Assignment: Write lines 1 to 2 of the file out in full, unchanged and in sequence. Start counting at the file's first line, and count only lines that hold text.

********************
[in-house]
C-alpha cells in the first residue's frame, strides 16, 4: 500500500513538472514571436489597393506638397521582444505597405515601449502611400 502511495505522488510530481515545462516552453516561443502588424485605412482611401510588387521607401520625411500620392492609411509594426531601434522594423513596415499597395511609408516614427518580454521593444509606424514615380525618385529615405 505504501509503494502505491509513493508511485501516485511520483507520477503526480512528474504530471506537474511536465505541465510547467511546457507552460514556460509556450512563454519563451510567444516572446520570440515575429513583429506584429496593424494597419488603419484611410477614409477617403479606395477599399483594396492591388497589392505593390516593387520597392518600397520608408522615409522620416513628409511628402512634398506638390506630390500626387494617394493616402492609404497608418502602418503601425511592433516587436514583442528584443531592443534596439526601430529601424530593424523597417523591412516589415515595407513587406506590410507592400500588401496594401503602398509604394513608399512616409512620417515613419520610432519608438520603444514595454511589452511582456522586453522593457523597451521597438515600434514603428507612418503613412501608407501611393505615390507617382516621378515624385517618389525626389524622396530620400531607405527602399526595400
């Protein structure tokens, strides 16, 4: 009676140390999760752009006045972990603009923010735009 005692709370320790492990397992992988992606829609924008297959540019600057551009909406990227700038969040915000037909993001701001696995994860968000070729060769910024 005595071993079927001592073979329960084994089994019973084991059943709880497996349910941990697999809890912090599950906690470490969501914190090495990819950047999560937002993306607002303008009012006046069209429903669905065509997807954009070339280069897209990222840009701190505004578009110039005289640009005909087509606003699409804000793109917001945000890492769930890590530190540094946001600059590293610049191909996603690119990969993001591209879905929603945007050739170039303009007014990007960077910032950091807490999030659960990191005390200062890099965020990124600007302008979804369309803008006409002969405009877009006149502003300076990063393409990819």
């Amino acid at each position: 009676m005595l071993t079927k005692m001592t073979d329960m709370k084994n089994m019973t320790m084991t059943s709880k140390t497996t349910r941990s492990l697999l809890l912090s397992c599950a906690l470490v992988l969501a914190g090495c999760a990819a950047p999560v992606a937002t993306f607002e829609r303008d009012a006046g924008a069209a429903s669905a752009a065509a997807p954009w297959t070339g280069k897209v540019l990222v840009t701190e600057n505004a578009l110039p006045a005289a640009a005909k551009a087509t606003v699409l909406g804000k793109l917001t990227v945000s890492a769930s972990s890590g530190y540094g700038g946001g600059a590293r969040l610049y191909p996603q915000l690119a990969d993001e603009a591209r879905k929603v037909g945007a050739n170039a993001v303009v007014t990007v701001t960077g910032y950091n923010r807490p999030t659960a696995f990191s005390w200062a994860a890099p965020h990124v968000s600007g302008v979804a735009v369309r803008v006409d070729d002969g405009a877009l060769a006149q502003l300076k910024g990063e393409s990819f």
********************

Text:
[in-house]
C-alpha cells in the first residue's frame, strides 16, 4: 500500500513538472514571436489597393506638397521582444505597405515601449502611400 502511495505522488510530481515545462516552453516561443502588424485605412482611401510588387521607401520625411500620392492609411509594426531601434522594423513596415499597395511609408516614427518580454521593444509606424514615380525618385529615405 505504501509503494502505491509513493508511485501516485511520483507520477503526480512528474504530471506537474511536465505541465510547467511546457507552460514556460509556450512563454519563451510567444516572446520570440515575429513583429506584429496593424494597419488603419484611410477614409477617403479606395477599399483594396492591388497589392505593390516593387520597392518600397520608408522615409522620416513628409511628402512634398506638390506630390500626387494617394493616402492609404497608418502602418503601425511592433516587436514583442528584443531592443534596439526601430529601424530593424523597417523591412516589415515595407513587406506590410507592400500588401496594401503602398509604394513608399512616409512620417515613419520610432519608438520603444514595454511589452511582456522586453522593457523597451521597438515600434514603428507612418503613412501608407501611393505615390507617382516621378515624385517618389525626389524622396530620400531607405527602399526595400